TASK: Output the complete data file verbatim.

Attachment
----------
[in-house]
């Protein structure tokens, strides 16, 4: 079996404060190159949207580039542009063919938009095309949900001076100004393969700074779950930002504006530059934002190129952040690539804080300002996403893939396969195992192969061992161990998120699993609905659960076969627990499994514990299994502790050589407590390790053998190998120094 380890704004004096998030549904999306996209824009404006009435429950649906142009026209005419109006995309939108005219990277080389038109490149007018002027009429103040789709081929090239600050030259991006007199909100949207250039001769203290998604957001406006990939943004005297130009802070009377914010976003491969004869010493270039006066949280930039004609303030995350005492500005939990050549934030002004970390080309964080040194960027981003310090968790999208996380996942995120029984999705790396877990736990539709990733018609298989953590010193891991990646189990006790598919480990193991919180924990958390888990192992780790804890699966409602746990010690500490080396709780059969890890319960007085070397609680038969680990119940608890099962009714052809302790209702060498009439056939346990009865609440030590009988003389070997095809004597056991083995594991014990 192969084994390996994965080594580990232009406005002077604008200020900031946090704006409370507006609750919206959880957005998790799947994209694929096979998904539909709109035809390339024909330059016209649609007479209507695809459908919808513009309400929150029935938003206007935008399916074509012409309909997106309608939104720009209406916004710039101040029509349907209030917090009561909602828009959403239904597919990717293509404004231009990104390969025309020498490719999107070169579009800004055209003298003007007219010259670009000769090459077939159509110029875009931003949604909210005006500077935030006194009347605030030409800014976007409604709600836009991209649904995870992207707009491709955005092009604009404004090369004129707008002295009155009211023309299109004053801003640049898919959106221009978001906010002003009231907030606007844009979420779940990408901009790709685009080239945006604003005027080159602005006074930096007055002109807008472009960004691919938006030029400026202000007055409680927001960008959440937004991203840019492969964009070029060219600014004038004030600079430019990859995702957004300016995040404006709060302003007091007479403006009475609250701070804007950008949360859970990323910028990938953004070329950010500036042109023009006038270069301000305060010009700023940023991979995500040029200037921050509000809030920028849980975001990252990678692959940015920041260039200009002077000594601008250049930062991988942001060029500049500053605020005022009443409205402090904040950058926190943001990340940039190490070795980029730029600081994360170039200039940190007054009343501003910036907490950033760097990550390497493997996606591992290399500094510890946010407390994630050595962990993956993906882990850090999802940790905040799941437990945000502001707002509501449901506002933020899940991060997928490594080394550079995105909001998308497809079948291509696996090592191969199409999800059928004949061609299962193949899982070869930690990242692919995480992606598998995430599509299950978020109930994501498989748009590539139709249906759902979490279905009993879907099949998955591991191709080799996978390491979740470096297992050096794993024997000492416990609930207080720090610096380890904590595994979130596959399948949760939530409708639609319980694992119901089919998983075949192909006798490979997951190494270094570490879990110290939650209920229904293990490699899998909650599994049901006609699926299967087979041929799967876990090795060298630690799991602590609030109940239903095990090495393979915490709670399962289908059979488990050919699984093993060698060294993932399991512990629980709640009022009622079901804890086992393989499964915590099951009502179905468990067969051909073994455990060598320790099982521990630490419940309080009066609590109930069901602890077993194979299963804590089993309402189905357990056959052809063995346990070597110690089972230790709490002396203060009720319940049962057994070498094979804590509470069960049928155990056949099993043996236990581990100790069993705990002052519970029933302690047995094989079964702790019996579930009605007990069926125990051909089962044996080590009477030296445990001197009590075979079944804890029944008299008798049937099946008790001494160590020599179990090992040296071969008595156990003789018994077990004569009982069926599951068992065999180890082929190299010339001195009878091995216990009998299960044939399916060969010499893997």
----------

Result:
[in-house]
């Protein structure tokens, strides 16, 4: 079996404060190159949207580039542009063919938009095309949900001076100004393969700074779950930002504006530059934002190129952040690539804080300002996403893939396969195992192969061992161990998120699993609905659960076969627990499994514990299994502790050589407590390790053998190998120094 380890704004004096998030549904999306996209824009404006009435429950649906142009026209005419109006995309939108005219990277080389038109490149007018002027009429103040789709081929090239600050030259991006007199909100949207250039001769203290998604957001406006990939943004005297130009802070009377914010976003491969004869010493270039006066949280930039004609303030995350005492500005939990050549934030002004970390080309964080040194960027981003310090968790999208996380996942995120029984999705790396877990736990539709990733018609298989953590010193891991990646189990006790598919480990193991919180924990958390888990192992780790804890699966409602746990010690500490080396709780059969890890319960007085070397609680038969680990119940608890099962009714052809302790209702060498009439056939346990009865609440030590009988003389070997095809004597056991083995594991014990 192969084994390996994965080594580990232009406005002077604008200020900031946090704006409370507006609750919206959880957005998790799947994209694929096979998904539909709109035809390339024909330059016209649609007479209507695809459908919808513009309400929150029935938003206007935008399916074509012409309909997106309608939104720009209406916004710039101040029509349907209030917090009561909602828009959403239904597919990717293509404004231009990104390969025309020498490719999107070169579009800004055209003298003007007219010259670009000769090459077939159509110029875009931003949604909210005006500077935030006194009347605030030409800014976007409604709600836009991209649904995870992207707009491709955005092009604009404004090369004129707008002295009155009211023309299109004053801003640049898919959106221009978001906010002003009231907030606007844009979420779940990408901009790709685009080239945006604003005027080159602005006074930096007055002109807008472009960004691919938006030029400026202000007055409680927001960008959440937004991203840019492969964009070029060219600014004038004030600079430019990859995702957004300016995040404006709060302003007091007479403006009475609250701070804007950008949360859970990323910028990938953004070329950010500036042109023009006038270069301000305060010009700023940023991979995500040029200037921050509000809030920028849980975001990252990678692959940015920041260039200009002077000594601008250049930062991988942001060029500049500053605020005022009443409205402090904040950058926190943001990340940039190490070795980029730029600081994360170039200039940190007054009343501003910036907490950033760097990550390497493997996606591992290399500094510890946010407390994630050595962990993956993906882990850090999802940790905040799941437990945000502001707002509501449901506002933020899940991060997928490594080394550079995105909001998308497809079948291509696996090592191969199409999800059928004949061609299962193949899982070869930690990242692919995480992606598998995430599509299950978020109930994501498989748009590539139709249906759902979490279905009993879907099949998955591991191709080799996978390491979740470096297992050096794993024997000492416990609930207080720090610096380890904590595994979130596959399948949760939530409708639609319980694992119901089919998983075949192909006798490979997951190494270094570490879990110290939650209920229904293990490699899998909650599994049901006609699926299967087979041929799967876990090795060298630690799991602590609030109940239903095990090495393979915490709670399962289908059979488990050919699984093993060698060294993932399991512990629980709640009022009622079901804890086992393989499964915590099951009502179905468990067969051909073994455990060598320790099982521990630490419940309080009066609590109930069901602890077993194979299963804590089993309402189905357990056959052809063995346990070597110690089972230790709490002396203060009720319940049962057994070498094979804590509470069960049928155990056949099993043996236990581990100790069993705990002052519970029933302690047995094989079964702790019996579930009605007990069926125990051909089962044996080590009477030296445990001197009590075979079944804890029944008299008798049937099946008790001494160590020599179990090992040296071969008595156990003789018994077990004569009982069926599951068992065999180890082929190299010339001195009878091995216990009998299960044939399916060969010499893997």